Author Bronwyn Birdsall has given us a glimpse into a world that probably not many readers are familiar with, in her novel Time and Tide in Sarajevo (Affirm Press 2022). Birdsall lived in Sarajevo, Bosnia and Herzegovina and taught English for four years in her twenties and while this is a fictional story, her memories and experiences from that time have clearly informed the novel.
This book reminded me a little of the novella My Name is Revenge by Ashley Kalagian-Blunt, in that it is built on first-hand experience and set in a country which is unfamiliar to me (the latter concerns Armenia). Reading Time and Tide placed me firmly in Sarajevo, which previously to me really only meant war and disruption. This more contemporary story allows great insight into the Sarajevo of modern times. In a country besieged by conflict, hope and optimism are rare but resilient qualities of the population.
The story is well-crafted, with every sentence devised with care. Birdsall has a lovely way with words, and the balance between authentic dialogue, action, tension and introspection is well done. Every detail of life is observed, from the small things such as the coffee drinking and the greetings, to the larger themes of conflict, dispossession, politics and protests.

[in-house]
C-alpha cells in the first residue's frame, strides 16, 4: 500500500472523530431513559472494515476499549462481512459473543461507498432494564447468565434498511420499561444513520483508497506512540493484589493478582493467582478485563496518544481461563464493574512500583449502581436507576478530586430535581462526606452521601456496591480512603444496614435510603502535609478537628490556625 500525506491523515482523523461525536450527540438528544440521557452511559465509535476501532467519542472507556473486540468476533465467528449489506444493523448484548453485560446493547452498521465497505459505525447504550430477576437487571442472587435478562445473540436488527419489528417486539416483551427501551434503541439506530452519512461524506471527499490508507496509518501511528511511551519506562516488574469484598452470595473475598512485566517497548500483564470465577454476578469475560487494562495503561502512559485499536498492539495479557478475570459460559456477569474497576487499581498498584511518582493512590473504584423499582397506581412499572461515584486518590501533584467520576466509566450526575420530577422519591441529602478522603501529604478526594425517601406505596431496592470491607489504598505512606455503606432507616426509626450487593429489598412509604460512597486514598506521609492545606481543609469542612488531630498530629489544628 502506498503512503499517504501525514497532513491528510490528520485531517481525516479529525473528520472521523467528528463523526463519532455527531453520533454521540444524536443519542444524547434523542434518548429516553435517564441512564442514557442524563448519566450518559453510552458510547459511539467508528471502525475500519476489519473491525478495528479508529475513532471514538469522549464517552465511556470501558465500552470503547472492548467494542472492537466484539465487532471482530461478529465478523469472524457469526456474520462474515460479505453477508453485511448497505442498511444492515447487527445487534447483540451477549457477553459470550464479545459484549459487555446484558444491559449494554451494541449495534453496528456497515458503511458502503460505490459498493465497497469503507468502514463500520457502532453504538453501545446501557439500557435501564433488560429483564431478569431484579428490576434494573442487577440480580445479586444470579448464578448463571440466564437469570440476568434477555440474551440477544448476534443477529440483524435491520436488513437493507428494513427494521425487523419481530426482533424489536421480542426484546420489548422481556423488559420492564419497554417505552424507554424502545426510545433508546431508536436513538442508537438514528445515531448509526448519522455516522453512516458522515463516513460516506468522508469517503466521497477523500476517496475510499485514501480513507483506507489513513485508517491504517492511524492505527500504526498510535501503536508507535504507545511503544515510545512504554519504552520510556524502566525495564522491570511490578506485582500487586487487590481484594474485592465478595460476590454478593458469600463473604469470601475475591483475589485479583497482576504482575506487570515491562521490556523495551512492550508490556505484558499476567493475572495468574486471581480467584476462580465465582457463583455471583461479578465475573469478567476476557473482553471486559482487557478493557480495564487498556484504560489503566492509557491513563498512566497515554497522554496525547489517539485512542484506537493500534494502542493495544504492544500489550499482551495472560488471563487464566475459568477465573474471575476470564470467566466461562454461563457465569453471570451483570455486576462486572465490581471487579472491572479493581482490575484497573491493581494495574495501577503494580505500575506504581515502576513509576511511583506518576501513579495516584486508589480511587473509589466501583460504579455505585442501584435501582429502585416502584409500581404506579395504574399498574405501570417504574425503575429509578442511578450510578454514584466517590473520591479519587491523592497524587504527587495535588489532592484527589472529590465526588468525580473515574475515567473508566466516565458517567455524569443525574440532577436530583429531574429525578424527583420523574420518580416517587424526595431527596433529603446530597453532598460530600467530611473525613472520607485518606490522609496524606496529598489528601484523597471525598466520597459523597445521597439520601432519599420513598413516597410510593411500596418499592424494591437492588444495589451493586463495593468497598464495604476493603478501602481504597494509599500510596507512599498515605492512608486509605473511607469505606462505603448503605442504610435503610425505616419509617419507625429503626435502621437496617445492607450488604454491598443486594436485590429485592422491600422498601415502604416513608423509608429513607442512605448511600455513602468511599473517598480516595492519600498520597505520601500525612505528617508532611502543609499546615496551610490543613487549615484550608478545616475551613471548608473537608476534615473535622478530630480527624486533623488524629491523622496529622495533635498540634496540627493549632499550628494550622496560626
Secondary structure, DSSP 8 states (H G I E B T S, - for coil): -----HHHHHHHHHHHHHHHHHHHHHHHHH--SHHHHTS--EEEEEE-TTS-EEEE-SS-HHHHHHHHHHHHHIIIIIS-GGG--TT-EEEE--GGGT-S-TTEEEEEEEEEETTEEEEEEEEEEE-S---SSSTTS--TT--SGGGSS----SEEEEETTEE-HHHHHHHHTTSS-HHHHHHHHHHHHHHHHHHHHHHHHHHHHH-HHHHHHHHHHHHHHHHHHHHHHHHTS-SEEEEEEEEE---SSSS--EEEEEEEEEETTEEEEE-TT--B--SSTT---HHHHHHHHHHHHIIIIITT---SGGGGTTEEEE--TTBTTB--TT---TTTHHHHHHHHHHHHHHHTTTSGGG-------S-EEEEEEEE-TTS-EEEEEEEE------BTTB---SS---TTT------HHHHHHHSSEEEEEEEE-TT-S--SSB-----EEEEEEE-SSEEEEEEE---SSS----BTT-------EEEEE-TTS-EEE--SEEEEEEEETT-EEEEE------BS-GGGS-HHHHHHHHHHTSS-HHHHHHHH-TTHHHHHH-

The main character Evelyn is teaching English in Sarajevo two decades after the brutality and trauma of the 1990’s. Her job involves readying extremely bright and talented high school students for a scholarship exam that has the potential to change their lives. But when the novel opens, an adolescent son of a local hero has been stabbed, and a political cover-up makes it appear likely that the killer will go free. People begin protesting in the streets and the atmosphere suddenly changes from a friendly, marketplace community to large mobs of mostly students, facing up to police and overrunning public buildings.
Evelyn inadvertently discovers a piece of evidence that, if made public, would inflame the situation further. This is her inner conflict: to share the truth, or to keep it hidden to protect her friends and to ensure that her students sit their important exam. The whole narrative takes place over only a few days, and this is where Birdsall’s literary skills really come to the fore. The story is tight and taut, the tension building quickly, hour by hour, as the situation on the ground changes rapidly. It takes talent to be able to sustain such tension over a short time period throughout an entire novel.
One of Evelyn’s students, 15-year-old Tarik, is involved in the protests and she is consumed with ensuring his safety. But she is a foreigner in a strange land, and despite her job and the friendships she has cultivated, ultimately she is still an outsider.
What I found most interesting about this novel is the intimate observations about life in Sarajevo, the customs, the food, the politics and the sense of community. Birdsall depicts all of this extremely well. I’m sure that for anyone who has ever lived or even visited this part of the world, this book would resonate even more deeply. But if you don’t read it for the exotic location, read it for the narrative – a tightly spun, spiralling story of a young woman out of her depth, attempting to navigate personal and work relationships while holding a crucial secret that could hurt those closest to her.